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SirPeebles

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Re: (Resolved) Haggler - Buying cards with Potion cost
« Reply #12 on: June 22, 2013, 06:06:59 pm »
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Yes, the diagram you added is the correct Hasse diagram.
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Tham

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Re: (Resolved) Haggler - Buying cards with Potion cost
« Reply #13 on: June 22, 2013, 06:29:01 pm »
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Thanks a lot :)!

For clarification: if one buys a card with Haggler one can think of the cardís cost as the correct number of $1 and Potion cards it costs. The new card has to be a card which can be bought (theoretically) using up to all the above mentioned imaginary cards but one. Simply meaning, a Potion lets you get cards for Potions and no Potion doesnít.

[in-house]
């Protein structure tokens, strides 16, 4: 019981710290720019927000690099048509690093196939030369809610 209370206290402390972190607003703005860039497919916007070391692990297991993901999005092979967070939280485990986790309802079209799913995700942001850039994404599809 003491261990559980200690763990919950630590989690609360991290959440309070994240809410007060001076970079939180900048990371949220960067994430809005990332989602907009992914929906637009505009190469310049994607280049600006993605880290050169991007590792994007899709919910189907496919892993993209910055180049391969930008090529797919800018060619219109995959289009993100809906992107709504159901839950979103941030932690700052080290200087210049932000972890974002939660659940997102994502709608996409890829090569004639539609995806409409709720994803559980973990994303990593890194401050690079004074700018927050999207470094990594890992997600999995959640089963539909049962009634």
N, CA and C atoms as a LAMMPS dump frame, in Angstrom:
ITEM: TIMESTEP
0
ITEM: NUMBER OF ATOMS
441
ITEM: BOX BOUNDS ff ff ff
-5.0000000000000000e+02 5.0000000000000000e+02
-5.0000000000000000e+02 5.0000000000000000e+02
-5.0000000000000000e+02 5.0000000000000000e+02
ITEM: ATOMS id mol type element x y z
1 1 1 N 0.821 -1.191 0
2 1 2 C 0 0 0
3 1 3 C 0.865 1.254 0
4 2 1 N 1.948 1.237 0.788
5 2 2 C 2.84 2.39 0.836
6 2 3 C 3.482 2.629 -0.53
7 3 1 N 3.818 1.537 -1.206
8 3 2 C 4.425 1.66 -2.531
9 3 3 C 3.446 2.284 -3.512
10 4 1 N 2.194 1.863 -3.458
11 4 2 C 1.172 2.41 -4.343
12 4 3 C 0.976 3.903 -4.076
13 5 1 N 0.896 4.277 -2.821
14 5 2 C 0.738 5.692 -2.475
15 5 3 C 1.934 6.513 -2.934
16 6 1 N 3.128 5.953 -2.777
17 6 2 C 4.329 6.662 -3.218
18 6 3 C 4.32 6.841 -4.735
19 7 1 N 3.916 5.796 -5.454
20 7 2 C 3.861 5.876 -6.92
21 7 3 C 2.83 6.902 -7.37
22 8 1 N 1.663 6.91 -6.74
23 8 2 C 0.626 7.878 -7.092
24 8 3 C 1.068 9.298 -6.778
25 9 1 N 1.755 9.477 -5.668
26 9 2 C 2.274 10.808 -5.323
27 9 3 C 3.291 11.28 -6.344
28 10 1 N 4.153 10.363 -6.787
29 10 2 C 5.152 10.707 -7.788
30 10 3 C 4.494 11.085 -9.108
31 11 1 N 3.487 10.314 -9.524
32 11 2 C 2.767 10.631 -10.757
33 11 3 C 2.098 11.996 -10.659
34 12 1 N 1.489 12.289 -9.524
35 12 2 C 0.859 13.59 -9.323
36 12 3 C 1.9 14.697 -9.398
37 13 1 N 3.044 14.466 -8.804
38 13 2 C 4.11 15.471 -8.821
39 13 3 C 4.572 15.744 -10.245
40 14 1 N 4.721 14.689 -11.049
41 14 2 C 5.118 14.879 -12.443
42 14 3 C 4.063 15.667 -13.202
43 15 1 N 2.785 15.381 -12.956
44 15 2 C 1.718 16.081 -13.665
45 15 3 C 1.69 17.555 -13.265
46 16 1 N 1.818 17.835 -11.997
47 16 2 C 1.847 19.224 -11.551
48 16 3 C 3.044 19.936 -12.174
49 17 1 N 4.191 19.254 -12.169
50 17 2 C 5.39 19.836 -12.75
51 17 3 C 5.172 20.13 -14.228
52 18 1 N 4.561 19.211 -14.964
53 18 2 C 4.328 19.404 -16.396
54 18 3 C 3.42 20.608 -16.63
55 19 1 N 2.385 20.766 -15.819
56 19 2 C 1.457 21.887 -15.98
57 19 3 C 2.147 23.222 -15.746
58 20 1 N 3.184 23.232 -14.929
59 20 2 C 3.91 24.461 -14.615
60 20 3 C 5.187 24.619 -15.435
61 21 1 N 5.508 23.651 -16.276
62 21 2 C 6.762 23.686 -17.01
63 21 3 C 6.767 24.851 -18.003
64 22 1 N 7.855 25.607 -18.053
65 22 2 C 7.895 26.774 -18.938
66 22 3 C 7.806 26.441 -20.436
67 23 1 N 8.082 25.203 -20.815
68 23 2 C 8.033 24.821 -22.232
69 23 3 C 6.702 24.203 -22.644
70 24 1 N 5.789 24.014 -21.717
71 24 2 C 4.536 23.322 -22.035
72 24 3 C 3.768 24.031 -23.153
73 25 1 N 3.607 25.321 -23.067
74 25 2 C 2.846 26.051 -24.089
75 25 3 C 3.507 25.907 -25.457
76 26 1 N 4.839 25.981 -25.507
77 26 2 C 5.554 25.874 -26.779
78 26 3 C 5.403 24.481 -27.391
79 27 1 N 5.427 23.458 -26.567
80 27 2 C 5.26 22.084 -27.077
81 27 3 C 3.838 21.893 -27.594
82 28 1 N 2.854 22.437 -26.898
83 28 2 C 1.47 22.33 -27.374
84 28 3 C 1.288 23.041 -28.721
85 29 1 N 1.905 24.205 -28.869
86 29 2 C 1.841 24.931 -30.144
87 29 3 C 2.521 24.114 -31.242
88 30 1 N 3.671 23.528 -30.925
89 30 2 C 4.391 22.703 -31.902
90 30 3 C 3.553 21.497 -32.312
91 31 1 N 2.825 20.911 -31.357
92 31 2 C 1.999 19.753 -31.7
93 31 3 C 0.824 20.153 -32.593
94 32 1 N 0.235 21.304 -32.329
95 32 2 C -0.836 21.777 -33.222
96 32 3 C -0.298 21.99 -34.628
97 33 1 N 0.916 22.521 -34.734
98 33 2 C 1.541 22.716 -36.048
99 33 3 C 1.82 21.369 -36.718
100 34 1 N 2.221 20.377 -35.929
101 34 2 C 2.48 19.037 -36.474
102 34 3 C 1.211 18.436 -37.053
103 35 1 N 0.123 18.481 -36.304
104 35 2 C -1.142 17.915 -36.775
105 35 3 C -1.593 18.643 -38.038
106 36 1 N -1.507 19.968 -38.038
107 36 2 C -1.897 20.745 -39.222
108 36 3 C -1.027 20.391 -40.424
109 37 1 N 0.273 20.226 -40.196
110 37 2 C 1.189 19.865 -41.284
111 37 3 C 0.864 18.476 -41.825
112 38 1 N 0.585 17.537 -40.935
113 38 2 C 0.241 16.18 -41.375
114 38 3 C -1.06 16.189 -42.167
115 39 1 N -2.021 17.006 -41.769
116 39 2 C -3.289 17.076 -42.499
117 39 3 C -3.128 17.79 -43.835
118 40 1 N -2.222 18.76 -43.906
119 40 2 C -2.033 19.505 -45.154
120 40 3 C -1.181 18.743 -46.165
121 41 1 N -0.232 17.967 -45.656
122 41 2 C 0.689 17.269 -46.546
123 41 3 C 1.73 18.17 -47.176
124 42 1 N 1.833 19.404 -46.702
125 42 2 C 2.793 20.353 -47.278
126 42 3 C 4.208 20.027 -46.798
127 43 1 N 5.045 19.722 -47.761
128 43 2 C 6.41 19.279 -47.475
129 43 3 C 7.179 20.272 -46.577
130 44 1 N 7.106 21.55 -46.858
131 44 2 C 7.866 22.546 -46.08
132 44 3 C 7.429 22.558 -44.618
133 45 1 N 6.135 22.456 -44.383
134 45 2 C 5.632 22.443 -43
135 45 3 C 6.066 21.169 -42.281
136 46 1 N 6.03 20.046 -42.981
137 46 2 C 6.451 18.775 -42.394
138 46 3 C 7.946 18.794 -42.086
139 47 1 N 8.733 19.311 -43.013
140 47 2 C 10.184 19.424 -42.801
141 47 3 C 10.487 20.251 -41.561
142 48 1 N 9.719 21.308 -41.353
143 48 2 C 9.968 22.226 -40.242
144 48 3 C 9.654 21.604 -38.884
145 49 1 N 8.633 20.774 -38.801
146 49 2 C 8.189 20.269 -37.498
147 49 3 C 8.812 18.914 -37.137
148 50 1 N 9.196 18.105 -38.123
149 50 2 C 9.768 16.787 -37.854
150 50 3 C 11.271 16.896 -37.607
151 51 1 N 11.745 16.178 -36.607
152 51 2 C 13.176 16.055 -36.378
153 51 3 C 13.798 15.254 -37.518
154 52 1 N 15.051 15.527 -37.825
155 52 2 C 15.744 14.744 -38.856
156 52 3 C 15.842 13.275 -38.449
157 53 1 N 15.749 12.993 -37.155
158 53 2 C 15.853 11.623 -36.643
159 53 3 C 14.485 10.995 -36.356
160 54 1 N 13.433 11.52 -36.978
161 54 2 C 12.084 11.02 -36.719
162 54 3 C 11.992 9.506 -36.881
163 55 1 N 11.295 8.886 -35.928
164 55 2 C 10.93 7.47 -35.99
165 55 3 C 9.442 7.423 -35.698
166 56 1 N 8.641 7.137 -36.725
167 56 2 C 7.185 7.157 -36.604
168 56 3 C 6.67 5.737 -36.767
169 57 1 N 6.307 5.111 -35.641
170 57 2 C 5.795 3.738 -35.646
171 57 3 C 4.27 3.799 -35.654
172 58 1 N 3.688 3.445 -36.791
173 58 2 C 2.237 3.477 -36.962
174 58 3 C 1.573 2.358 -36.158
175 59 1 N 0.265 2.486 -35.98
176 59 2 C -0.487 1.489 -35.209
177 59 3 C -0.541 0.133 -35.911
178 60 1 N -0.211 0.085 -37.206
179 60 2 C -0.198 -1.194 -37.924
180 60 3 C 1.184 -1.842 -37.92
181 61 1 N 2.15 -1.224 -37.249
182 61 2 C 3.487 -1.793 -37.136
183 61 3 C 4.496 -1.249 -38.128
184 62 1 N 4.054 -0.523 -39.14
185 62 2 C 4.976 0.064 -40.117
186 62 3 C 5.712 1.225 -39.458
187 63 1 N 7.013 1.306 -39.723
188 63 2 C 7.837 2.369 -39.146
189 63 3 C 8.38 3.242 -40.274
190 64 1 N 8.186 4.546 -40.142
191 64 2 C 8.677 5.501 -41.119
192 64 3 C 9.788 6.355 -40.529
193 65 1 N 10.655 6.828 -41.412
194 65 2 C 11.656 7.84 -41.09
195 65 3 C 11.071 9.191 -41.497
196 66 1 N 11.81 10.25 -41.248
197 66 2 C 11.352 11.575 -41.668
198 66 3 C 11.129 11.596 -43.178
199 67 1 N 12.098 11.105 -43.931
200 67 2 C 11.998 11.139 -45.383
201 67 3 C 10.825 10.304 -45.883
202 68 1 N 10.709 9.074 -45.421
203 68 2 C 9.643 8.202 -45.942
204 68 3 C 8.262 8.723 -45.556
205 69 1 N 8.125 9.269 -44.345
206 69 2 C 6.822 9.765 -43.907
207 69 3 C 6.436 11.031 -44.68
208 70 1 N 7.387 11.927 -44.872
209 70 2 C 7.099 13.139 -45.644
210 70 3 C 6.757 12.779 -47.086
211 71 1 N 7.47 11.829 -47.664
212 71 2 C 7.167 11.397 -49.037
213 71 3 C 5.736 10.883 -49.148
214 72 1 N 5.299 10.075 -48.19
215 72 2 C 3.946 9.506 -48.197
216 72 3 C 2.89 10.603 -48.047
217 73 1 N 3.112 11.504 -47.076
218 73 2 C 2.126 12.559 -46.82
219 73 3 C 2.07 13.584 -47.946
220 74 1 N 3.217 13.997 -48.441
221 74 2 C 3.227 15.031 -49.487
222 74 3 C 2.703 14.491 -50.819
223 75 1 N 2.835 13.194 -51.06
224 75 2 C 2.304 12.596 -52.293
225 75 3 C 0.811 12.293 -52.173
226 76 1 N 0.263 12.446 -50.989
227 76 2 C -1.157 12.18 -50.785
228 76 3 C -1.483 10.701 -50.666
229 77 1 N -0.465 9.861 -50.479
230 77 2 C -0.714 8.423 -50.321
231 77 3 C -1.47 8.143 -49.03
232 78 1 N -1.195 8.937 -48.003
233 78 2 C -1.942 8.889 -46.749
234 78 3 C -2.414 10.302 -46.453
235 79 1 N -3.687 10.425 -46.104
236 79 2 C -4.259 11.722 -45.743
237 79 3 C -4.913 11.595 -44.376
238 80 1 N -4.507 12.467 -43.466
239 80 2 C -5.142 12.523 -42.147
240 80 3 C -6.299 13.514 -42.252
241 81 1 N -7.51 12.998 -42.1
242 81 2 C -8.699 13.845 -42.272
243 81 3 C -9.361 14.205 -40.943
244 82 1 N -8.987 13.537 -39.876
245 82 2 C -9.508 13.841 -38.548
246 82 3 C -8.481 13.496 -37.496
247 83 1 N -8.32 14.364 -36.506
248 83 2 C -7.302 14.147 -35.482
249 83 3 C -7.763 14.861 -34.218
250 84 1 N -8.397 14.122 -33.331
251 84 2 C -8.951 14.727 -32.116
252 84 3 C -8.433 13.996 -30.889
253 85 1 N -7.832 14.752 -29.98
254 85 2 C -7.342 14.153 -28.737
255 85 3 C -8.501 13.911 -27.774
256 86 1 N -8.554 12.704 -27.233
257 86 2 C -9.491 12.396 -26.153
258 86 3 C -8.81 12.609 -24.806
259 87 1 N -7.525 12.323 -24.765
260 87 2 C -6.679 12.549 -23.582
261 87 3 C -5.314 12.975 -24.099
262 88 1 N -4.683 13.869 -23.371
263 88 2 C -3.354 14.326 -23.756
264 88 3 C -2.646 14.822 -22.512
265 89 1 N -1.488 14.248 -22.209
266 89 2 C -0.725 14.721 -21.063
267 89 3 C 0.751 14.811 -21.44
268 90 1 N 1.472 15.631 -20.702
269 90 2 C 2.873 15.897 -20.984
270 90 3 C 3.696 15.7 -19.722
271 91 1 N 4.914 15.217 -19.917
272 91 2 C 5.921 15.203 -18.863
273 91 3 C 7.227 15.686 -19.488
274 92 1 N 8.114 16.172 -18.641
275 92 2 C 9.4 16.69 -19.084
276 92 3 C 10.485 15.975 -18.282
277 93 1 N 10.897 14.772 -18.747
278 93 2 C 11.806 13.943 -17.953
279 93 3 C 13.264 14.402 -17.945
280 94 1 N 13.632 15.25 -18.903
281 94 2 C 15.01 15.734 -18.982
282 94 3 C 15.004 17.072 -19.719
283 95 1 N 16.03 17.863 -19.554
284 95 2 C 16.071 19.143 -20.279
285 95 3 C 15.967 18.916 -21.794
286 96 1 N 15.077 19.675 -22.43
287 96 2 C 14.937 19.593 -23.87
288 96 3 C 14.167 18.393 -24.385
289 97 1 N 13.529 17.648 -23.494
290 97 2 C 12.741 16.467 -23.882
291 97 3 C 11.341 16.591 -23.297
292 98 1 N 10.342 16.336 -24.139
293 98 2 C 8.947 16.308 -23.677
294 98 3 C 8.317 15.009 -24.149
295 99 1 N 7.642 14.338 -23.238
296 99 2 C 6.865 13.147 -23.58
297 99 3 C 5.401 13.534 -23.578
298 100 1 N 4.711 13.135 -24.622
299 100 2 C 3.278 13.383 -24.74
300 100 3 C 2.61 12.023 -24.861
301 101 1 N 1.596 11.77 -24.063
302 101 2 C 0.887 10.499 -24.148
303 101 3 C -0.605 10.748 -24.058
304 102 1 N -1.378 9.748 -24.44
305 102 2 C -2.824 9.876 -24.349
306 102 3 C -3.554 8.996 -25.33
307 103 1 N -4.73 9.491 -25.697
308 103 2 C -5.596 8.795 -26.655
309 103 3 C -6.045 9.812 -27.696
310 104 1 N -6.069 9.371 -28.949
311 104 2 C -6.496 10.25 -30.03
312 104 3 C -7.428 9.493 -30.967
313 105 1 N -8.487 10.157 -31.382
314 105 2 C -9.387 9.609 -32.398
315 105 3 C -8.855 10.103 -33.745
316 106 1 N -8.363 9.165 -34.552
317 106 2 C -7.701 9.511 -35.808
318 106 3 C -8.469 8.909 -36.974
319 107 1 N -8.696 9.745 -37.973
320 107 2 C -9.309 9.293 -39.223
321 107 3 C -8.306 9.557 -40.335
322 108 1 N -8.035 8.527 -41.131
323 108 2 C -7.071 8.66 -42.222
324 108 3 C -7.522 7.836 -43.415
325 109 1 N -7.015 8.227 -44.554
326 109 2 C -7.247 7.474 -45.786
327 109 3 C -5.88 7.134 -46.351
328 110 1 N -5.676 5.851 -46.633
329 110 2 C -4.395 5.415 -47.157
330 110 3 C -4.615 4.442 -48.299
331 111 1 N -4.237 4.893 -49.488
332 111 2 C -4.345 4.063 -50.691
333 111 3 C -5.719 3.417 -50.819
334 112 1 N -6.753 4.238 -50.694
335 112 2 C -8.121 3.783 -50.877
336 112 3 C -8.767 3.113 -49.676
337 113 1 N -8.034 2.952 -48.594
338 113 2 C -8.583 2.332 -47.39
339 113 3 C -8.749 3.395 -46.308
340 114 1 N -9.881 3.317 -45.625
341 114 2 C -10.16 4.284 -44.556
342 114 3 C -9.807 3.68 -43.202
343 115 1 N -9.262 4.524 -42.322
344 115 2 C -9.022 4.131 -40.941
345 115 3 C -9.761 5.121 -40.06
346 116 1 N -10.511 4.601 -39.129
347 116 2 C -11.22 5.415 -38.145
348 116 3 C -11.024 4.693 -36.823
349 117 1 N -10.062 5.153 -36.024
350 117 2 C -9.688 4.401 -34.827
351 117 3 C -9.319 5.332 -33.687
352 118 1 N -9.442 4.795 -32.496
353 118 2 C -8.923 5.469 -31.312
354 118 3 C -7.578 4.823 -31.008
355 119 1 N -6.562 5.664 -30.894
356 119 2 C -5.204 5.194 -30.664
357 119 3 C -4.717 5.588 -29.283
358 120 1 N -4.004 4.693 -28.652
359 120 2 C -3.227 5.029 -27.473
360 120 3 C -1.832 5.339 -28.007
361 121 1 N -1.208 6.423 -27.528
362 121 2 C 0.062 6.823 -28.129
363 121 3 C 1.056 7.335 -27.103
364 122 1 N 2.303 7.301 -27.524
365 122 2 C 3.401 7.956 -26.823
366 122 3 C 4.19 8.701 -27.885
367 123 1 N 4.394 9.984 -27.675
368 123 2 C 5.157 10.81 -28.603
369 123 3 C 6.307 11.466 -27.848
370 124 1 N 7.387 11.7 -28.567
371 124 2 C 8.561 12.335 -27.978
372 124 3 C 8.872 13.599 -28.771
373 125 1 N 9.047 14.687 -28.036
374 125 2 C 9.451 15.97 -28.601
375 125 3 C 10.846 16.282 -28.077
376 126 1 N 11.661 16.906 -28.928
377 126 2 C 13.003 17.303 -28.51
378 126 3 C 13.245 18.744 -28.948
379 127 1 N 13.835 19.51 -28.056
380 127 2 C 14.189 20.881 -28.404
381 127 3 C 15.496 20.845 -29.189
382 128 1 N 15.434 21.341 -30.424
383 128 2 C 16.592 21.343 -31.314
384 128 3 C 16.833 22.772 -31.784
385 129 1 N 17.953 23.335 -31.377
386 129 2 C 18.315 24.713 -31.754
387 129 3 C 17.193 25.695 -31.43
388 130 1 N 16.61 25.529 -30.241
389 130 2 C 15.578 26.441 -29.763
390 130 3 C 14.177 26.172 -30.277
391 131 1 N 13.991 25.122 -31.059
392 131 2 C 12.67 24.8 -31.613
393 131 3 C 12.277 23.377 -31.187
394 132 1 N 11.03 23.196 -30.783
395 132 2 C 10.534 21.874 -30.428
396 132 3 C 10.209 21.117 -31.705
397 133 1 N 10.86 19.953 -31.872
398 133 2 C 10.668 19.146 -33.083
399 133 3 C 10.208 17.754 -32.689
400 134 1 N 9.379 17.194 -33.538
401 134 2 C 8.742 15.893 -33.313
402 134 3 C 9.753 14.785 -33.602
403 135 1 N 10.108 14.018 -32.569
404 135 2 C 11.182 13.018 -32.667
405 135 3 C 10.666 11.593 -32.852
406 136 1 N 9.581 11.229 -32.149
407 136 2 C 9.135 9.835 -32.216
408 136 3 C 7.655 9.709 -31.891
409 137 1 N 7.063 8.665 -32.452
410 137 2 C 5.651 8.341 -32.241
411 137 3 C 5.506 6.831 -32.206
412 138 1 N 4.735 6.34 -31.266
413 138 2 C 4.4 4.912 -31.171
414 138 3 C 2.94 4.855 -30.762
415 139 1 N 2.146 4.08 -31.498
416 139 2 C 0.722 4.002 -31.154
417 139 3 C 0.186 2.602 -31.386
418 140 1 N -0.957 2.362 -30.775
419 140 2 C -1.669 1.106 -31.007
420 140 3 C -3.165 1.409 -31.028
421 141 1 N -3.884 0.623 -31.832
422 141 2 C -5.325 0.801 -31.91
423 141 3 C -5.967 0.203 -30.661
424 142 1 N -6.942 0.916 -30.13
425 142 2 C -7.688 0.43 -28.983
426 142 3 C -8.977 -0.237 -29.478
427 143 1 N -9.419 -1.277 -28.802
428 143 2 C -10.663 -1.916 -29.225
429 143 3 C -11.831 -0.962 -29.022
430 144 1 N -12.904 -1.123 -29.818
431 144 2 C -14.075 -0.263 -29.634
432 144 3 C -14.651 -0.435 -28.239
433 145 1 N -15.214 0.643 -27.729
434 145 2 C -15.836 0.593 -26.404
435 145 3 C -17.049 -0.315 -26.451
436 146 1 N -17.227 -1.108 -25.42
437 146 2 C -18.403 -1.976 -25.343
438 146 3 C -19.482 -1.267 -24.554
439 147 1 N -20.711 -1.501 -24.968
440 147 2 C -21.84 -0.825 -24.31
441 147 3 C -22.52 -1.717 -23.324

PS: As far as I learned it: the reason the order istnít a total order is the lack of totality (e.g. $2P and $3 canít be compared). The reason it isnít a strict total order is, indeed, the lack of trichotomy; leading to the same result. (Shouldnít be the same as a total order is reflexive whereas a strict total order is irreflexive.)

The mistake I made, I guess, was in believing that ¨($2P > $3) is equal to $2P <= $3 and thus leading to totality (or trichotomy if you look on <, not on <=).
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SirPeebles

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Re: (Resolved) Haggler - Buying cards with Potion cost
« Reply #14 on: June 22, 2013, 07:59:19 pm »
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Perhaps I was a tad sloppy, but one generally doesn't distinguish much between a reflexive relation and its corresponding irreflexive relation since there is such a trivial correspondence between the two.